Think jadau and images of royalty fill your mind. These beautiful ornaments depict Indian heritage and culture. Jadau jewellery is in a league of its own and is currently in immense demand especially after the celebrity weddings wherein brides like Anushka Sharma, Deepika Padukone, among others had flaunted choicest of jadau sets. Till then jadau was preferred by an eclectic circle, hidden from the glares of the commoners. All the same, history of jadau jewellery in India dates back to the Mughal era.
Heavy weight versus light weight jadau jewellery
Jadau jewellery is basically heavy in weight, because jadau craftsmanship needs purest of 22 or 24 carat gold and uncut precious stones, so invariably they need to be the best quality as they won’t look as attractive as they ought to. People aren’t spending much – considering the pandemic and also gold rate fluctuations – it has become challenging to make jadau in light weight – because in essence jadau needs a good amount of gold.
“We have worked towards making light weight jadau jewellery. In the near future as pandemic subsides I hope demand will improve,” informs Vikas Mehta of Achal Jewels, Pvt Ltd. As gold prices stabilise –demand will also stabilise.
Procuring karigars was a challenge
During the pandemic many jewellery karigars who lived in Bengal and surrounding areas left for their villages and did not return even when the work season began. However, jadau karigars are mostly based in Jaipur where the highest number of jadau jewellery manufacturers are located. “We have fulfilled all orders in time, we had karigars working regularly. Right now, demand for traditional and antique jewellery is high,” informs Ankit Lodha, Jewels Jaipur. Whereas according to Amish Kothari of Rosentiques Fine Jewellery, during July-August procuring karigars was a big challenge as no one wanted to report to work because of the fear of infection. Thereafter, as numbers of Covid19 cases reduced and Diwali orders started accumulating, they were able to get their workers back at work.
“Some workers are local and we started work with help of these local workers. Some were migrant, they went back to their villages and did not return even during Diwali – so they may not come back now. We have gone ahead with our local karigars because export orders had to be completed,” recalls Vikas Mehta of Achal Jewels Pvt Ltd.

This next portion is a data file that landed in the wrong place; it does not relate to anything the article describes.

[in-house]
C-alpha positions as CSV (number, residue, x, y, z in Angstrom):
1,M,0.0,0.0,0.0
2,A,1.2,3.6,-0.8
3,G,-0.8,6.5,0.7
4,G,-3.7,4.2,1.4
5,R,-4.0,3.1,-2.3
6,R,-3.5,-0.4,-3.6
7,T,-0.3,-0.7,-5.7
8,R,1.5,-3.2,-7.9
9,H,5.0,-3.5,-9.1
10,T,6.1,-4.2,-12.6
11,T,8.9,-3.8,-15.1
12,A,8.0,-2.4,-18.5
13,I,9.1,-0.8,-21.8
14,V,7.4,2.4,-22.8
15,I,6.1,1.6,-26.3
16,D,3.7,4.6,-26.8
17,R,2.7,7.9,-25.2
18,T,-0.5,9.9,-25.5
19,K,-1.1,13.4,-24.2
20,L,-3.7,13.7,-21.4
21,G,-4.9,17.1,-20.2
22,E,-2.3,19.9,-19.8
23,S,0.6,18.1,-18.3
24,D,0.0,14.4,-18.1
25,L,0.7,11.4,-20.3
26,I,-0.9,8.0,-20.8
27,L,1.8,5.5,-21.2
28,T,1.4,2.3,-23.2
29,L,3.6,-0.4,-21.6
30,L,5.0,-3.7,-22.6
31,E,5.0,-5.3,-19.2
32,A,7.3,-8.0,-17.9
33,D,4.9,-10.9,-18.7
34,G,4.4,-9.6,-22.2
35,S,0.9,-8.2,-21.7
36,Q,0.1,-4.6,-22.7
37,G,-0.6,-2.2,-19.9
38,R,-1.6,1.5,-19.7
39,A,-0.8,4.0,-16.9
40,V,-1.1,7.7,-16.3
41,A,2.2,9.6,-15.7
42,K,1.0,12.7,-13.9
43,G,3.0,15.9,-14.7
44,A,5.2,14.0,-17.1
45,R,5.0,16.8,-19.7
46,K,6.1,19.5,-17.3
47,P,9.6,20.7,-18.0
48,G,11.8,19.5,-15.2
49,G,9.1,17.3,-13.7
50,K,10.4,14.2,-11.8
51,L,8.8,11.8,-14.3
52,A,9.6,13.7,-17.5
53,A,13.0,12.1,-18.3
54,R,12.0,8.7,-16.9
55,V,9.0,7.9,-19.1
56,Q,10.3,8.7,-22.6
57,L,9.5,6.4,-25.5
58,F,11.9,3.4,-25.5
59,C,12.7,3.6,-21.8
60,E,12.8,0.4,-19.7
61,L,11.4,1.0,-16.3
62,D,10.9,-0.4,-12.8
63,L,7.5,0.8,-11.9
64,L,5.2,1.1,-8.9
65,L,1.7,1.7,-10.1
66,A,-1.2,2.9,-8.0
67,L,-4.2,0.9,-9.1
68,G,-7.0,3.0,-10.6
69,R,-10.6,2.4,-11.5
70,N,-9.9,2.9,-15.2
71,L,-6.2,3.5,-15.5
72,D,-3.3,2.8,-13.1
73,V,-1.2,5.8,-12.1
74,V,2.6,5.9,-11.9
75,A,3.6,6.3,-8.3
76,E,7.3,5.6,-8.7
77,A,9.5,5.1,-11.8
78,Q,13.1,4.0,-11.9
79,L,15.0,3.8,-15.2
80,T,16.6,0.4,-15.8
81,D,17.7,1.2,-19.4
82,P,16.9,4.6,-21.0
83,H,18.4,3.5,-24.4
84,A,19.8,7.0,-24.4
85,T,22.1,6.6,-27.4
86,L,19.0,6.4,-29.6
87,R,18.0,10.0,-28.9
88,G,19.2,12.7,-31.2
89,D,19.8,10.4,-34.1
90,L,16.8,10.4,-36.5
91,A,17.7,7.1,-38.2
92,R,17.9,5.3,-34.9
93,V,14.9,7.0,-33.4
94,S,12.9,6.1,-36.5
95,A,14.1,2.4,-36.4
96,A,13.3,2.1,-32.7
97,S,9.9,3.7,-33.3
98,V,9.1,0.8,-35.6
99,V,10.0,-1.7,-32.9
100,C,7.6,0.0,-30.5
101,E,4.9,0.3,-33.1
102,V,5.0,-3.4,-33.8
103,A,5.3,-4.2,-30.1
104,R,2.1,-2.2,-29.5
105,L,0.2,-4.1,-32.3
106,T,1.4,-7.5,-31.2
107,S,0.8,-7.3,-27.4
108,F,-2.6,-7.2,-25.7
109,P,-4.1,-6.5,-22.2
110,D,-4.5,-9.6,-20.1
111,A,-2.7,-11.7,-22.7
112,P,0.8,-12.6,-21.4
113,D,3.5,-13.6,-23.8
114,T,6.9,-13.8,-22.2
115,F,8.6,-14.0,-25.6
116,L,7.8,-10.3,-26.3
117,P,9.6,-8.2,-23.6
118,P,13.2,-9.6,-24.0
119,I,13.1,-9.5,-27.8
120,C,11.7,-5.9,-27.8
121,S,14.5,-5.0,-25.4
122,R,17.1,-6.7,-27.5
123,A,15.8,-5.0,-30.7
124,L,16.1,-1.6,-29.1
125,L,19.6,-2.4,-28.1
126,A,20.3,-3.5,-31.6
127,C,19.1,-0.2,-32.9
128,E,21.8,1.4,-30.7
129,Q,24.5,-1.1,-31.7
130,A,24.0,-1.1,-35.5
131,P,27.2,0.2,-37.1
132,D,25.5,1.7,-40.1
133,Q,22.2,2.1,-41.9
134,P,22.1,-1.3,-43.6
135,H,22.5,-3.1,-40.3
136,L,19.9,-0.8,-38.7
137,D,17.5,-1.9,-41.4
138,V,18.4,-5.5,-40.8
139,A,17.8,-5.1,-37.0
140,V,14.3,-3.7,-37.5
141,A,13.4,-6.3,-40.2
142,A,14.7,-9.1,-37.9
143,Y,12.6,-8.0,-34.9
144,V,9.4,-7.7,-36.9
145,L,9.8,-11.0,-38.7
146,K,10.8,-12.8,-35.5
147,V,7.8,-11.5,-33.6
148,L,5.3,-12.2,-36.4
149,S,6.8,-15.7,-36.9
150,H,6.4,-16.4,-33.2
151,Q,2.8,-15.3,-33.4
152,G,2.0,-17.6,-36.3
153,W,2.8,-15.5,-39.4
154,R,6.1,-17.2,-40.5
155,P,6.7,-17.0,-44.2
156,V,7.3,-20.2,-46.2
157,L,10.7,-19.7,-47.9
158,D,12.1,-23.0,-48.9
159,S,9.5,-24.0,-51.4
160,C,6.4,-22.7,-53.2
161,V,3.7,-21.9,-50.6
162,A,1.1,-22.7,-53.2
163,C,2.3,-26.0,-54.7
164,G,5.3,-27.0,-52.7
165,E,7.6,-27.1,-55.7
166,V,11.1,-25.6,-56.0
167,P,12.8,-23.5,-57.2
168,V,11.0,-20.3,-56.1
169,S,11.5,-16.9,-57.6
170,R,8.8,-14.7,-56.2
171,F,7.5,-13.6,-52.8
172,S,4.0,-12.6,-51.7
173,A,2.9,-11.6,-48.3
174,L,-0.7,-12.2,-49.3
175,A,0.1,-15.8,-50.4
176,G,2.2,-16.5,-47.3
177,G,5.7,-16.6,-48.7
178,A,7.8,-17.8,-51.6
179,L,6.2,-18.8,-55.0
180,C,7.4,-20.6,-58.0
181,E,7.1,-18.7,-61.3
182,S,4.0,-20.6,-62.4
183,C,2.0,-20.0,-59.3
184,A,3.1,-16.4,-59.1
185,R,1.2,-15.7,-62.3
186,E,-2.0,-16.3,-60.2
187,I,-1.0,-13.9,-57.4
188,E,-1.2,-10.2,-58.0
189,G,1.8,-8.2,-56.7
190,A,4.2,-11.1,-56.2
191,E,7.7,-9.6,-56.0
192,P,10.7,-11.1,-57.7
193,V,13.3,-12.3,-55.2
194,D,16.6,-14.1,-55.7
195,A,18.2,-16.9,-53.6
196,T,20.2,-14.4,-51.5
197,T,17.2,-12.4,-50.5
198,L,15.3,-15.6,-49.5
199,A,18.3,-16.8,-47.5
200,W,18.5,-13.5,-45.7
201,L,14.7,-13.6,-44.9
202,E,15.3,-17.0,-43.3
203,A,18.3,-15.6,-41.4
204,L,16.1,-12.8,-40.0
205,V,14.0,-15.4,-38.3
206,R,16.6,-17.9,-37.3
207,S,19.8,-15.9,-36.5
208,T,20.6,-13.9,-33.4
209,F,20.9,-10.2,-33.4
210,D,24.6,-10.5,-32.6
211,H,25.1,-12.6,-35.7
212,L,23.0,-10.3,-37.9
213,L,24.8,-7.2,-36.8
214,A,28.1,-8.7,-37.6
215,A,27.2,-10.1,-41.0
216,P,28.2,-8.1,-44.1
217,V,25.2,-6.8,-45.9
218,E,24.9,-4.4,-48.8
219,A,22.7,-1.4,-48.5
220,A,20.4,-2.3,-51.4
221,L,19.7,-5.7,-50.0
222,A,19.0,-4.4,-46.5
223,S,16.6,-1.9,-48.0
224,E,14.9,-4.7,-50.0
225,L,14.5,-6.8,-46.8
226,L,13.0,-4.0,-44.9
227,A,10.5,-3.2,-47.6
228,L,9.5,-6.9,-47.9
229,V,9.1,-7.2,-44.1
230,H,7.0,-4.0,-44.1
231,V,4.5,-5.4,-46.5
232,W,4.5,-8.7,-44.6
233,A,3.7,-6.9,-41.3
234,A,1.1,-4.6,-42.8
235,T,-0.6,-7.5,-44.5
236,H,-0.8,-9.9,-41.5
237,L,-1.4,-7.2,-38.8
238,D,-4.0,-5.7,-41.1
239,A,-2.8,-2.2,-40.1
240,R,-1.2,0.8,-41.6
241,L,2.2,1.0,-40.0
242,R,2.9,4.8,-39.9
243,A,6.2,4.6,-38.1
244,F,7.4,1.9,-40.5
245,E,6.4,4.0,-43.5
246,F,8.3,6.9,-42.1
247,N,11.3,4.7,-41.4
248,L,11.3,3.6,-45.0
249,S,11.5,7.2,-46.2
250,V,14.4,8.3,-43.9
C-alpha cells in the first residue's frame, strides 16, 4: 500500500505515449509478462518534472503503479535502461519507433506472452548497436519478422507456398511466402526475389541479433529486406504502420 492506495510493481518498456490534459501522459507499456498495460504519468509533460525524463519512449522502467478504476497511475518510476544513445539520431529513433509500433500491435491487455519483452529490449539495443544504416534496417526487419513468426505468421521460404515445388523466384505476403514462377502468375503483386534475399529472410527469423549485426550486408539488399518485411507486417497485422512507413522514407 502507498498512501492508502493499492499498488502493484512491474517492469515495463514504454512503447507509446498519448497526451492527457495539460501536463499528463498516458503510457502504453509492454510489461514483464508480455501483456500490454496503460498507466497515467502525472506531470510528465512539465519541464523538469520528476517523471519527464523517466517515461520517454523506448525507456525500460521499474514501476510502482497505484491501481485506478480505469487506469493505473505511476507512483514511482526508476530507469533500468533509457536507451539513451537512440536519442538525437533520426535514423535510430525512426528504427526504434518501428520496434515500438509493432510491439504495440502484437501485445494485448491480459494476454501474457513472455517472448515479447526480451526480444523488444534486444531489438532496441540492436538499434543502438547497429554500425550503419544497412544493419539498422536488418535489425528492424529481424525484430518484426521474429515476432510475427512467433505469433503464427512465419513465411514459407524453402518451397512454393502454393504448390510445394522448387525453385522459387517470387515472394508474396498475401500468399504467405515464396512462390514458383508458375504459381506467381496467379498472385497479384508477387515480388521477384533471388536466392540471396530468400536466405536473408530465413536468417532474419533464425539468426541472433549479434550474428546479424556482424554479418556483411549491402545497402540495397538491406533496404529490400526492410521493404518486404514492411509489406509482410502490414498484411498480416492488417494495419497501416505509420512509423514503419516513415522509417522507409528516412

Demand is yet to rise up to last year’s levels
Though demand for jadau jewellery has picked up gradually despite the pandemic, it is yet to rise up to last year’s level. “It is challenging but things are surely looking brighter now,” informs Abhishek Ghatiwala, Ghatiwala Jewellers.
The need for jadau jewellery arises only when there is a wedding scheduled. “From Diwali we are seeing a lot of demand for jadau jewellery. There was no compromise in buying jadau jewellery for the bride,” explains Abhishek Raniwala, Raniwala Jewellers. Brides want to look their best and demanded the best jewellery. “Retailers are demanding traditional jadau necklace sets etc in large numbers,” informs Kothari.
Demand is growing. The coming quarter will be exciting then there could be a lull for some months and then again market will rise from September 2021. “Before Diwali demand was good after Diwali the demand has gone down, the pandemic has affected business adversely,” informs Lodha.
Cost no bar when it comes to jadau jewellery
Jadau jewellery has its own grandeur. “A 20 lakh rupees jadau necklace adds so much value to the personality of the bride which perhaps even a diamond set worth one crore may not be able to add. Jadau jewellery holds its own fascination, particularly in the bridal jewellery segment. Jadau jewellery is quite often an heirloom piece,” explains Ghatiwala. According. As wedding arrangement costs have reduced because of the cap on number of invitees. Families are willing to spend on expensive jadau sets for the bride. “Jewellery budgets for other female relatives in the family may have reduced, but there’s no change in bridal jewellery budget,” informs Amish Kothari.
Pandemic pressure peaks
At present, Jaipur seems to be at the peak of the pandemic. Gradually the infection is subsiding—all of this is affecting demand. “People want to buy jadau jewellery but are afraid of stepping out of their houses so at present, retailers have enough stock and aren’t placing new orders. In say a month’s time the situation will improve,” says Lodha. In Jaipur for a long time Coronavirus cases were at the lowest, since October they have steadily been increasing. Now, residents of the Pink City are scared to step out of their houses. “So even if they want to buy jewellery they may not want to take the risk,” informs Mehta.
Exhibitions and lack thereof
The IIJS virtual helped create a stir in the market. “B2B shows are always larger than life and give a manufacturer a window to showcase his work. In absence of such shows, this time no new clients were added to our clientele,” informs Raniwala.
Trade shows affect business of manufacturers greatly. Says Kothari, “Trade shows are beneficial for networking you are able to display latest products and get to know the market better. But we know that trade shows hold a great risk of infection and virtual shows do not give the result of a physical show. People want to see and feel jadau jewellery.”
This time pandemic has affected jadau jewellery manufacturing segment and manufacturers are hoping the coming two quarters will bring a good hike in business.